Groundbreaking survey finds widespread concerns about children’s mental health during COVID-19 crisis
More than half of parents and carers are concerned about the impact coronavirus is having on their children’s mental health, a major survey has found.
The survey – carried out by leading mental health charity YoungMinds – found that 67 per cent of the 1,854 respondents were worried about the long-term mental health repercussions of COVID-19.
This rose to 77 per cent of parents and carers whose children accessed mental health support three months prior to COVID-19. Among those, 25 per cent said that their child was no longer able to access support, but still needed it.
One respondent said: “My son was having therapy prior to lockdown and was beginning to see positive improvements in his mental health. Since the lockdown he is regressing more and experiencing lower mood.”
Despite published government guidance on supporting children and young people’s wellbeing during the pandemic, respondents reported increased anxiety and depression, a sense of loss and fear, increased isolation and difficulties coping with a lack of structure and routine.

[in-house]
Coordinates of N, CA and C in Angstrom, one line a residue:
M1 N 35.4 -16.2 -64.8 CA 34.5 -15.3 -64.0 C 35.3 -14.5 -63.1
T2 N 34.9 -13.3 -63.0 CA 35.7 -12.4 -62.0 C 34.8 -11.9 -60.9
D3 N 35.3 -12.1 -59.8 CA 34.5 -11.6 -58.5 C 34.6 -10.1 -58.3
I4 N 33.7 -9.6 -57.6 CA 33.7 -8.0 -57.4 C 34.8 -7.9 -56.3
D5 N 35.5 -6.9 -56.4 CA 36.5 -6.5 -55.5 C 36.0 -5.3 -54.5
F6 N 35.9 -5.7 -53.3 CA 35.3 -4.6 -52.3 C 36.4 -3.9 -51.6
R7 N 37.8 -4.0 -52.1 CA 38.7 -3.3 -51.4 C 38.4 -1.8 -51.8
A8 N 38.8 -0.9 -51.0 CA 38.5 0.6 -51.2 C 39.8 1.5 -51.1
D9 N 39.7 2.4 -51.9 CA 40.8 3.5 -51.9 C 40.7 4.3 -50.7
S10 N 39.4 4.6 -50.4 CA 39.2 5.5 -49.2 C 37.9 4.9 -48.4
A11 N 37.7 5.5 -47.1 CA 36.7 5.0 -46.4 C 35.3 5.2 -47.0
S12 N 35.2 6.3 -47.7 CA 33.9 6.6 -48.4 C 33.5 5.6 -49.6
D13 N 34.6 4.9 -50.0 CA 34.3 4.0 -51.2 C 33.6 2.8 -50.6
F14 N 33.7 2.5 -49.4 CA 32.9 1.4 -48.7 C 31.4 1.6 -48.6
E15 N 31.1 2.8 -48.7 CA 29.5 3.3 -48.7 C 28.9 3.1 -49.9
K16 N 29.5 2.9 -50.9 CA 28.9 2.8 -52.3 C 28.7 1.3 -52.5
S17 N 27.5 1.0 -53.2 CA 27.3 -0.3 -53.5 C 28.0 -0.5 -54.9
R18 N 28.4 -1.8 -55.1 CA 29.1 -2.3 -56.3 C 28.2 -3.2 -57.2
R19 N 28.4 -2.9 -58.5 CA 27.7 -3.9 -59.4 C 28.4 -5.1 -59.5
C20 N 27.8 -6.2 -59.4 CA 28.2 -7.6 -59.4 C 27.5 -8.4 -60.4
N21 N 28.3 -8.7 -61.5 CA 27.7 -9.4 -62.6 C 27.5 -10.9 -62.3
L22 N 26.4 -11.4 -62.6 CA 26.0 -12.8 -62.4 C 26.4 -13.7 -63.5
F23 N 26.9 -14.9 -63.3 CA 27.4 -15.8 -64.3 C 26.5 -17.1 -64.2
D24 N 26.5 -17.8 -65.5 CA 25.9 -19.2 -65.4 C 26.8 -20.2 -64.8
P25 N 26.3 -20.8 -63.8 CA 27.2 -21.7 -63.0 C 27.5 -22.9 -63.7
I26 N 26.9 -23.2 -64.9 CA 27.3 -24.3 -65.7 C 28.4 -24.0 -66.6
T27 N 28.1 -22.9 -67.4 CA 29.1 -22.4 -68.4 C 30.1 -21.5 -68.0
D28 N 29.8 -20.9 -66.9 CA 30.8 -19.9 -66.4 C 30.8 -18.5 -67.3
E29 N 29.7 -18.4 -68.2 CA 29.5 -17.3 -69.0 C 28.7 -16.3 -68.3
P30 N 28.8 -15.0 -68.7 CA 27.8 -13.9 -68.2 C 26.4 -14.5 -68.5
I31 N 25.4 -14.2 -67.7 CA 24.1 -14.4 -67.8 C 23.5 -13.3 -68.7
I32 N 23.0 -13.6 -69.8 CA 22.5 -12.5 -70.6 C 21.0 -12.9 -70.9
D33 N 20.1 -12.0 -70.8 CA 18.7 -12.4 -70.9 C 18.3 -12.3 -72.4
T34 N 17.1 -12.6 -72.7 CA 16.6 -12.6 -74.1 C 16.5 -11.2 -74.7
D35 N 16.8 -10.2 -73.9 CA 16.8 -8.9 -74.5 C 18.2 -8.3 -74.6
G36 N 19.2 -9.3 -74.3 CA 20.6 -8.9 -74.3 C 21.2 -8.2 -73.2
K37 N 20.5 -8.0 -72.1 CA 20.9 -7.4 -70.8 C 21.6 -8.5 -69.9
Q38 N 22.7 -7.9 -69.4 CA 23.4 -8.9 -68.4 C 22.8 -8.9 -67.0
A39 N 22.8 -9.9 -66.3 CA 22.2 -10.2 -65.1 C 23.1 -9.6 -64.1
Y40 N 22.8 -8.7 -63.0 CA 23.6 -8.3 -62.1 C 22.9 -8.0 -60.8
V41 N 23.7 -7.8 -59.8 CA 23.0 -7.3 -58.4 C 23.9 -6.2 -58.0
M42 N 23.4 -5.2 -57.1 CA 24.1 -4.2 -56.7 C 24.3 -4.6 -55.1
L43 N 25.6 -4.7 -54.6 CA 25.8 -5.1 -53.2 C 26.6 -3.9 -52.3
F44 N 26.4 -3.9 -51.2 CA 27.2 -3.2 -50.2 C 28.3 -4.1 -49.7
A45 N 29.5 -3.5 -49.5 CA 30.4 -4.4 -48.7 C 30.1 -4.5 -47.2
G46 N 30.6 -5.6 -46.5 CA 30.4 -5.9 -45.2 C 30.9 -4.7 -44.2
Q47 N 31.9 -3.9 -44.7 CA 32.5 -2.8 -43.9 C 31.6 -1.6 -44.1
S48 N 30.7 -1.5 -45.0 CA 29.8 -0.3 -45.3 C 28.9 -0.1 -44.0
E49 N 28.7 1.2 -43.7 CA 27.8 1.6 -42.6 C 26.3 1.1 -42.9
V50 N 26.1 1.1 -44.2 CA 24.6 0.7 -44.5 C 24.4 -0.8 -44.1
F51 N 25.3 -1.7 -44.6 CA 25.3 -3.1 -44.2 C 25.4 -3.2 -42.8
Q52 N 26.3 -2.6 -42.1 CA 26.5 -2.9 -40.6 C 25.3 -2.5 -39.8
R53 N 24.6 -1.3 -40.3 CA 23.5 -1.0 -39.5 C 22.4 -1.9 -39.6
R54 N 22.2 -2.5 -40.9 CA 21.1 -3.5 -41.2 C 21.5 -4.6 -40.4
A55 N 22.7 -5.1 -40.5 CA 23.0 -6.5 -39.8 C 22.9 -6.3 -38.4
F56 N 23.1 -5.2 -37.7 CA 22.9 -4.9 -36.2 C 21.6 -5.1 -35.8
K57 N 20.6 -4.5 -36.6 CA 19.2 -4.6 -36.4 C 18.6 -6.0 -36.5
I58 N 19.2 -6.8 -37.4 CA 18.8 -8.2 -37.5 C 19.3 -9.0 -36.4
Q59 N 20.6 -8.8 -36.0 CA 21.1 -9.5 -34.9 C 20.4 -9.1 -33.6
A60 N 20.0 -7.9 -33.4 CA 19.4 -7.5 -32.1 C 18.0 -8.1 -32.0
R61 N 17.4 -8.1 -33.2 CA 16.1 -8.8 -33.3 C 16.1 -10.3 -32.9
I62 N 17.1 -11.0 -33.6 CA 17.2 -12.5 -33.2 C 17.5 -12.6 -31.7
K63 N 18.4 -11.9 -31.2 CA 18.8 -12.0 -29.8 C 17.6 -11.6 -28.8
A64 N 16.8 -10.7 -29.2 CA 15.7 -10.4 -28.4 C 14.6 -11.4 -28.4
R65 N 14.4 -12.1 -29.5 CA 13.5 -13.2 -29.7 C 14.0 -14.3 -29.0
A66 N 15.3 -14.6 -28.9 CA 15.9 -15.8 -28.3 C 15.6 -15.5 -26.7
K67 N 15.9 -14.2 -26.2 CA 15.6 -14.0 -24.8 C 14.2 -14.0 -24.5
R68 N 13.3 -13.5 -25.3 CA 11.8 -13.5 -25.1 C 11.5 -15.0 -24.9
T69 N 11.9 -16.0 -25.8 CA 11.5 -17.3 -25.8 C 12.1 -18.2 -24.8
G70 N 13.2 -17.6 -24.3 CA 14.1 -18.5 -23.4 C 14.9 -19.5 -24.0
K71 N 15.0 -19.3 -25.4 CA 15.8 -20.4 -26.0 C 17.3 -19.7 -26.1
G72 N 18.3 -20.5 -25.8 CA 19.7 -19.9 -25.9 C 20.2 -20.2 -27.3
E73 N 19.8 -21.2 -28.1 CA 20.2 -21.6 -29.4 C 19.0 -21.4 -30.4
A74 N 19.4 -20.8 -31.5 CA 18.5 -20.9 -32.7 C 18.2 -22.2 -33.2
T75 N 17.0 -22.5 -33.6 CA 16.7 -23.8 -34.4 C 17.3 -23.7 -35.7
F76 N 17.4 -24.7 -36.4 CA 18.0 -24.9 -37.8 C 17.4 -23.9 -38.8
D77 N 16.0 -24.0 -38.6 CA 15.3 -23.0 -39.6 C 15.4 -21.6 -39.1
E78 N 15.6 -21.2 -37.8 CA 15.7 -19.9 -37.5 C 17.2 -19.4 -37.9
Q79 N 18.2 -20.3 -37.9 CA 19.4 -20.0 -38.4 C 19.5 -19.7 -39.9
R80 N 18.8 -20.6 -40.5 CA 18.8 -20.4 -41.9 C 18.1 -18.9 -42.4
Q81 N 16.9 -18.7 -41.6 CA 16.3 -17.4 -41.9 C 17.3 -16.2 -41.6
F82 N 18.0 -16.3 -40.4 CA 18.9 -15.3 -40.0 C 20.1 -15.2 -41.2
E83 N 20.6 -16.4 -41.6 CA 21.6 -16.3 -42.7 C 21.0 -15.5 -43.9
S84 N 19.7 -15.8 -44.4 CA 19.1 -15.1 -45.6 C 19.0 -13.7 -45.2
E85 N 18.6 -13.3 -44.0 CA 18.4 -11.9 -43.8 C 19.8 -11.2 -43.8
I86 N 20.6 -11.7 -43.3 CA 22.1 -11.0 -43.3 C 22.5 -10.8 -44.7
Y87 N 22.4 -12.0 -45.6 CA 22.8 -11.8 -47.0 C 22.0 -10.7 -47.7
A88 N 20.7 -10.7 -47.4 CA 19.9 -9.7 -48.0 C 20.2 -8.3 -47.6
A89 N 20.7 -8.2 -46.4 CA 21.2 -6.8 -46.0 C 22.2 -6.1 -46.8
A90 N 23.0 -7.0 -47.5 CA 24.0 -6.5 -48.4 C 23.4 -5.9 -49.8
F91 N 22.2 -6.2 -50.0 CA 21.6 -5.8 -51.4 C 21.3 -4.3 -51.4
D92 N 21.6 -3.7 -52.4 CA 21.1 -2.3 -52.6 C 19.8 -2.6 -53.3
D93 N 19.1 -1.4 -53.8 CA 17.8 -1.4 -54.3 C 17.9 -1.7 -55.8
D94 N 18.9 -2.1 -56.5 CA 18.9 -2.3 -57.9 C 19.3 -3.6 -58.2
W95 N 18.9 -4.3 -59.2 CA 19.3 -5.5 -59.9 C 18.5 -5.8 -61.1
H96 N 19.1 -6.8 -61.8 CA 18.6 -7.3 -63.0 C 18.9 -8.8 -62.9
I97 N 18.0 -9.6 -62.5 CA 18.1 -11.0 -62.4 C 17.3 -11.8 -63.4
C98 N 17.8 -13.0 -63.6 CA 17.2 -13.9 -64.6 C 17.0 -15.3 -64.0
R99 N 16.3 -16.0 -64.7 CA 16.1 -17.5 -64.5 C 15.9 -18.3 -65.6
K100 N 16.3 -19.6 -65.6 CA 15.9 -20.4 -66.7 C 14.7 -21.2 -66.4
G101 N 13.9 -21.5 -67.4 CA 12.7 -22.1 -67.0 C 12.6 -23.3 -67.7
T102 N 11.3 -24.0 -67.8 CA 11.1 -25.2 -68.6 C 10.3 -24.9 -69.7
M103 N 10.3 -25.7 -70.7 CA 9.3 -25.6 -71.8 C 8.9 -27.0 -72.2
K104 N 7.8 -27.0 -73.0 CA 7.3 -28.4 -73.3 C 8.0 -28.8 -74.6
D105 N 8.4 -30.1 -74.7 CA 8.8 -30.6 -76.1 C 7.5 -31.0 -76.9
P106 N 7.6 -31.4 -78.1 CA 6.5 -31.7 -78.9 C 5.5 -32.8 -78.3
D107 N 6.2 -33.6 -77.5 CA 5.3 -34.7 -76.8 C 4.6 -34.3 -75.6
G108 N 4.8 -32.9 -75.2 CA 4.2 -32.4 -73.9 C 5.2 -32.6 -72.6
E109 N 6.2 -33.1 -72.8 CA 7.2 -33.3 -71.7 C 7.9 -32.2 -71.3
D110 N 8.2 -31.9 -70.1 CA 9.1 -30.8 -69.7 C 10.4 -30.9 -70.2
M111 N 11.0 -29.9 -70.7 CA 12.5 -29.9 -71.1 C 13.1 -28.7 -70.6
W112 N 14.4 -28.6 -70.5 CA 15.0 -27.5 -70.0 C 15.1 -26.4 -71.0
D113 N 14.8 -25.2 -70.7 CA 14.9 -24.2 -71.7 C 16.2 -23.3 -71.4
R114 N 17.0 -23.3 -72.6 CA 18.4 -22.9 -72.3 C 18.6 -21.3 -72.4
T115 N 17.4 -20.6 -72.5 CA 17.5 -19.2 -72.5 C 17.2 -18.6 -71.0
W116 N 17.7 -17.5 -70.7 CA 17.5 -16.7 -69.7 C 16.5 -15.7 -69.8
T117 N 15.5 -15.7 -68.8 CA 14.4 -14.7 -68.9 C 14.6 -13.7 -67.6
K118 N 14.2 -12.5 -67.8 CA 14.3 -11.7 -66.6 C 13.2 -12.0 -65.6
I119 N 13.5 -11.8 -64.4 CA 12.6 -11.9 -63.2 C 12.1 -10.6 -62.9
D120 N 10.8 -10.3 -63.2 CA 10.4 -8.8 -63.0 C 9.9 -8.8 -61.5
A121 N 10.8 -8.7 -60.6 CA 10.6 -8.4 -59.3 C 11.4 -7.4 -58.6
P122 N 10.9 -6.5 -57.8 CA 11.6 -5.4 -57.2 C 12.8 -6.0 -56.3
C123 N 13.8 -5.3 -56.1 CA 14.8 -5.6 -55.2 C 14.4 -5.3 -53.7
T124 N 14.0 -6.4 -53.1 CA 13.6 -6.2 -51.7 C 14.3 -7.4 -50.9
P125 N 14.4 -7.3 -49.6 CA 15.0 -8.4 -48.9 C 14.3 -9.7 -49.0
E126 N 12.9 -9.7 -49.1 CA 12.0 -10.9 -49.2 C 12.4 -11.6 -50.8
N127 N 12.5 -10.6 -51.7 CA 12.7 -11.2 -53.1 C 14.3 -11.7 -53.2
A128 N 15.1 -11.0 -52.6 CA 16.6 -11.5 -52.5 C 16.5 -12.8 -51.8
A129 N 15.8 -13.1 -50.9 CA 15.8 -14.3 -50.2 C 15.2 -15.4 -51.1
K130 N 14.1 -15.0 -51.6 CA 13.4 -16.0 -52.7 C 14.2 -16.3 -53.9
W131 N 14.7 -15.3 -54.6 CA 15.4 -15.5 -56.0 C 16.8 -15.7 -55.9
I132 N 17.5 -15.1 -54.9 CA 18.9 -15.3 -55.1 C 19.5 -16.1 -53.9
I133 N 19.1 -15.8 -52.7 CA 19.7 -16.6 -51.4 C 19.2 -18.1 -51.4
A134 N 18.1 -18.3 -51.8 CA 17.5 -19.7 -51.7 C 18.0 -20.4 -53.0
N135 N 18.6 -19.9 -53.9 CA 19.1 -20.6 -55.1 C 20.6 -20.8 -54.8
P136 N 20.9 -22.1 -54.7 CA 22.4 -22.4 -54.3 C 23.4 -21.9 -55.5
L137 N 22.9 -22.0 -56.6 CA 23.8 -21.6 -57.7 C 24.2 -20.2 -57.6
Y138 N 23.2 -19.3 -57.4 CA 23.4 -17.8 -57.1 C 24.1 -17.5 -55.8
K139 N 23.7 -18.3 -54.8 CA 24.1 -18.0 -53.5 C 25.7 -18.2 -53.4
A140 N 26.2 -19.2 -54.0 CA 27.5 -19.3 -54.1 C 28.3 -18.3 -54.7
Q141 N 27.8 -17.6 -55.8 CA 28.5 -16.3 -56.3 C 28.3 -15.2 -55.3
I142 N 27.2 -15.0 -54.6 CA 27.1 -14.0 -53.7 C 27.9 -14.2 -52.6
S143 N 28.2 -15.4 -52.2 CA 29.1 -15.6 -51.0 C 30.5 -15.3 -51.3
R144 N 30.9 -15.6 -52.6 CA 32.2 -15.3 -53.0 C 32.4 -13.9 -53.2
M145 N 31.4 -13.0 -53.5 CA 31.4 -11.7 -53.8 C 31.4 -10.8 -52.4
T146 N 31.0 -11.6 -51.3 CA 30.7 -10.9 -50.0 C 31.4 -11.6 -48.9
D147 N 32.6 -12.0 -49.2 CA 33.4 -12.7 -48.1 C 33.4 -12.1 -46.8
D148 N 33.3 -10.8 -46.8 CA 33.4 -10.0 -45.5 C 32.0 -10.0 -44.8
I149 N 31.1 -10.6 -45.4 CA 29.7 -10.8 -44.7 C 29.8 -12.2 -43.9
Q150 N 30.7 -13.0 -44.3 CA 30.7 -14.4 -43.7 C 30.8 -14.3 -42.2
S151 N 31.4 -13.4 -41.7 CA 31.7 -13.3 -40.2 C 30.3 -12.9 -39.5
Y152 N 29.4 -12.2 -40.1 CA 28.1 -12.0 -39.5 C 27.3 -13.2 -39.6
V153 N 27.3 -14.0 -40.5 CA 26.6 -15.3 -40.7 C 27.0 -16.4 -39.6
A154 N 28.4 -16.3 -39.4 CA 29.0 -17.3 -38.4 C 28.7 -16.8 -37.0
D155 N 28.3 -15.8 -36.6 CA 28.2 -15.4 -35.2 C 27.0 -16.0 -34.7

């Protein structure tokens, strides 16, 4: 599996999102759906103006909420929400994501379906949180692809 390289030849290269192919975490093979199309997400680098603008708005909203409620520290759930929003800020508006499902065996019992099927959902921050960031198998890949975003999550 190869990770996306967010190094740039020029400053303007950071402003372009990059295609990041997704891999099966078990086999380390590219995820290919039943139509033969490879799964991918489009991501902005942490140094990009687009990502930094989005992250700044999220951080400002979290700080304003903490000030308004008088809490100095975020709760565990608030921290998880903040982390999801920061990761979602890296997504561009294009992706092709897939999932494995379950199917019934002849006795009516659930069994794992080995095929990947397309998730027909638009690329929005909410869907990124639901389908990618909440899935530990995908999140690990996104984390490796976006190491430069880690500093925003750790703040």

Meanwhile, 24 per cent of respondents said that they did not know where to turn for advice and information on supporting their child’s mental health during this time.
Emma Thomas, Chief Executive of YoungMinds, said: “Despite huge efforts from mental health professionals, young people with existing mental health needs often can’t get the same level of support as they had before the crisis.
“As our survey shows, many parents and carers are deeply worried about the long-term impact of the pandemic on the young people in their care, and don’t know where to turn for advice and support.”
YoungMinds conducted the survey as part of its Beyond Tomorrow campaign, which urges further government action to ensure that young people who need mental health advice can get it, and that there is increased support for families. It also calls for continued investment in mental health services as restrictions change.
For more information on the campaign, click here.